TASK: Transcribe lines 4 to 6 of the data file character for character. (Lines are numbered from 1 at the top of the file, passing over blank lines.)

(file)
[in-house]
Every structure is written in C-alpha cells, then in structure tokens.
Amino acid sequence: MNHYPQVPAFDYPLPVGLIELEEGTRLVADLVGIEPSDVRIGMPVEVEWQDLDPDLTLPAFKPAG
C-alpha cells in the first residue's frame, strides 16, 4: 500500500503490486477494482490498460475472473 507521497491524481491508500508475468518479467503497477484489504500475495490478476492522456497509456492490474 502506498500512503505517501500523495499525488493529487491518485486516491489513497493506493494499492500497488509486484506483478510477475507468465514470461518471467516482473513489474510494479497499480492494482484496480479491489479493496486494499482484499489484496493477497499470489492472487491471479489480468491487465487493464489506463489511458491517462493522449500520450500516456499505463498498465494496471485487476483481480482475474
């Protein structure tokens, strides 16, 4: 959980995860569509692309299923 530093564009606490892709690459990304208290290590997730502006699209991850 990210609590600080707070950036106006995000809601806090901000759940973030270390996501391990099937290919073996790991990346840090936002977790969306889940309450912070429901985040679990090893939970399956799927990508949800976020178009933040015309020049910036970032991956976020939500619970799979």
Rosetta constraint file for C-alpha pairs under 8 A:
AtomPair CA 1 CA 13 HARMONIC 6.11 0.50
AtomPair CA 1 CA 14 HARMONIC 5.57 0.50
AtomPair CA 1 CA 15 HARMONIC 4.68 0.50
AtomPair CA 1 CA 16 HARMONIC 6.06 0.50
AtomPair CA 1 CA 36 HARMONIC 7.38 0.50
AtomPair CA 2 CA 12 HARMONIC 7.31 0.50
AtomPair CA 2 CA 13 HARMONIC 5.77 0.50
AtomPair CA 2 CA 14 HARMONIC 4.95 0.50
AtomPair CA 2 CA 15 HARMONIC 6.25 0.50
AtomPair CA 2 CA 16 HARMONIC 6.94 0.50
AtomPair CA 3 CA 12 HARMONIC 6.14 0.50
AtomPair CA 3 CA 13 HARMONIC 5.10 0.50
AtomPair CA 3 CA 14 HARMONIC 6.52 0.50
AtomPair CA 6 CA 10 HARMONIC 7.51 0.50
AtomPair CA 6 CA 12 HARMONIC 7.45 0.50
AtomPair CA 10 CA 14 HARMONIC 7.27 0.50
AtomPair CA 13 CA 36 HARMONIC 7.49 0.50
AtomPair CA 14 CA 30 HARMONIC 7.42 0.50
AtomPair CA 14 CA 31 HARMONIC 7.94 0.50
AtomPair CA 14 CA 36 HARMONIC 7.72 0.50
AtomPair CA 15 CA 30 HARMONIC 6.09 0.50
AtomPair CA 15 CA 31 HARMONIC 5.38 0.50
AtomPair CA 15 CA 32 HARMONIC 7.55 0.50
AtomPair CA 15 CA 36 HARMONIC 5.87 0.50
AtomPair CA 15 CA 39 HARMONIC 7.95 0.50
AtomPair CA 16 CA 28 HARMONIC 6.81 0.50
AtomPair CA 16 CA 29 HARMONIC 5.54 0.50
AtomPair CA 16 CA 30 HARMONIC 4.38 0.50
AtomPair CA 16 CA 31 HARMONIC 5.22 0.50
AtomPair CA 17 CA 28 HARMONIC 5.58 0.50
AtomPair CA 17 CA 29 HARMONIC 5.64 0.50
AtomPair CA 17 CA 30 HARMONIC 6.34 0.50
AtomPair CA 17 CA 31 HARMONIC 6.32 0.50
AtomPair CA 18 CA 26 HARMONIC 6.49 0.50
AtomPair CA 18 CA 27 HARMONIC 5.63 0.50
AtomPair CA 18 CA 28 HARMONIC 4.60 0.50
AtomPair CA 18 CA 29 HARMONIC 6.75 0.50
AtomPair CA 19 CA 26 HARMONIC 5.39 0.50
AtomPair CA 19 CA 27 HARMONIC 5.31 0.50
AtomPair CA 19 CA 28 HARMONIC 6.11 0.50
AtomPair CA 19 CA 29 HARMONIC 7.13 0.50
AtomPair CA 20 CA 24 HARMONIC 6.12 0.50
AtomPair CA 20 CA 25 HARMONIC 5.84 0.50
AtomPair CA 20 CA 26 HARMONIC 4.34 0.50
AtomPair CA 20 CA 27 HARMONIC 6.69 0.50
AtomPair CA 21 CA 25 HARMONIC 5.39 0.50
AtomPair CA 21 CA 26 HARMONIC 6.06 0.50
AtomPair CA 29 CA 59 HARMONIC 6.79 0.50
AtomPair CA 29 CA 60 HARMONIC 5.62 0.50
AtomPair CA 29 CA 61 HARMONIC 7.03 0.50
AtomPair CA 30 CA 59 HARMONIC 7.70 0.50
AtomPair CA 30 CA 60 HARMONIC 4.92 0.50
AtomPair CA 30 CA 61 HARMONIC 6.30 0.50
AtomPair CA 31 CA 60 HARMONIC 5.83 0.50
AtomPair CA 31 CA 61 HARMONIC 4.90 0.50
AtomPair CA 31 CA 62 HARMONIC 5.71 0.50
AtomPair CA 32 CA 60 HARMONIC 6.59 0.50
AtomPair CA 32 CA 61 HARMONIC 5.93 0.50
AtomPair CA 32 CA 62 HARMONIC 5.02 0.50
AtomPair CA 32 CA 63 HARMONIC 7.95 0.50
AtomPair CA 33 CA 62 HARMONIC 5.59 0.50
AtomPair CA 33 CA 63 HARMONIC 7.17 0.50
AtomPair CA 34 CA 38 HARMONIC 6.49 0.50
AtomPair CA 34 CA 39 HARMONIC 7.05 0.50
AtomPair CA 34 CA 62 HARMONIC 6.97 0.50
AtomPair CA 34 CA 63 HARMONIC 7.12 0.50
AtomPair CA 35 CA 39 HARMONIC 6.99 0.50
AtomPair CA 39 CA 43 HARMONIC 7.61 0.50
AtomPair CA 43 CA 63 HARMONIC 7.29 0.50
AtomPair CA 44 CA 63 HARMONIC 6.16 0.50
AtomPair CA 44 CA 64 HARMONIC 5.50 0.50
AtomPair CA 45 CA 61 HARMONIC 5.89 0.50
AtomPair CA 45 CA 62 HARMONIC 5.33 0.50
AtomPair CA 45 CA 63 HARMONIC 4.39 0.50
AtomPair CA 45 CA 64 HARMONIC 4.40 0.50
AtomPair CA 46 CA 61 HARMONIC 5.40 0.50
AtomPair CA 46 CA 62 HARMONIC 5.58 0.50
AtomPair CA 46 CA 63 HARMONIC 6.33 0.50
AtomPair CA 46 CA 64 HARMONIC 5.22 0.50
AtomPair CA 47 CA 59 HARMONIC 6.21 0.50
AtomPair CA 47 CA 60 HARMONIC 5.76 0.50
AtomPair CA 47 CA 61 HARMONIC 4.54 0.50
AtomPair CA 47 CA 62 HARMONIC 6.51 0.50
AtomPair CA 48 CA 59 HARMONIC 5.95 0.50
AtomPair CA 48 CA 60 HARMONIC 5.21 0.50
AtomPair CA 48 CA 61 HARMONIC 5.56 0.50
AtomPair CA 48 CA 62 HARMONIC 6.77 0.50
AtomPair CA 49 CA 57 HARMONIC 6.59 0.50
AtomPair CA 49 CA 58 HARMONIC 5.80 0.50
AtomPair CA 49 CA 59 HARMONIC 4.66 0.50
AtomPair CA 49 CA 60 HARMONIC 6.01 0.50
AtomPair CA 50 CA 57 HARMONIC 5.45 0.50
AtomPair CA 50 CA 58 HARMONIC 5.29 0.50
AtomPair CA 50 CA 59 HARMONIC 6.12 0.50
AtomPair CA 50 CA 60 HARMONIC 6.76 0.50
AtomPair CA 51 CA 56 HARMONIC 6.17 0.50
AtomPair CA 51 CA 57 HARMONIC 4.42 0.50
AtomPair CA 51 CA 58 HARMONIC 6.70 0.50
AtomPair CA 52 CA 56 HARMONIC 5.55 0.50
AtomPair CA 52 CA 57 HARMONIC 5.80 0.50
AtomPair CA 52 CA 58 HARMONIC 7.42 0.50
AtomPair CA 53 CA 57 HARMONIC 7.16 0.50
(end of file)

C-alpha cells in the first residue's frame, strides 16, 4: 500500500503490486477494482490498460475472473 507521497491524481491508500508475468518479467503497477484489504500475495490478476492522456497509456492490474 502506498500512503505517501500523495499525488493529487491518485486516491489513497493506493494499492500497488509486484506483478510477475507468465514470461518471467516482473513489474510494479497499480492494482484496480479491489479493496486494499482484499489484496493477497499470489492472487491471479489480468491487465487493464489506463489511458491517462493522449500520450500516456499505463498498465494496471485487476483481480482475474
């Protein structure tokens, strides 16, 4: 959980995860569509692309299923 530093564009606490892709690459990304208290290590997730502006699209991850 990210609590600080707070950036106006995000809601806090901000759940973030270390996501391990099937290919073996790991990346840090936002977790969306889940309450912070429901985040679990090893939970399956799927990508949800976020178009933040015309020049910036970032991956976020939500619970799979």
Rosetta constraint file for C-alpha pairs under 8 A: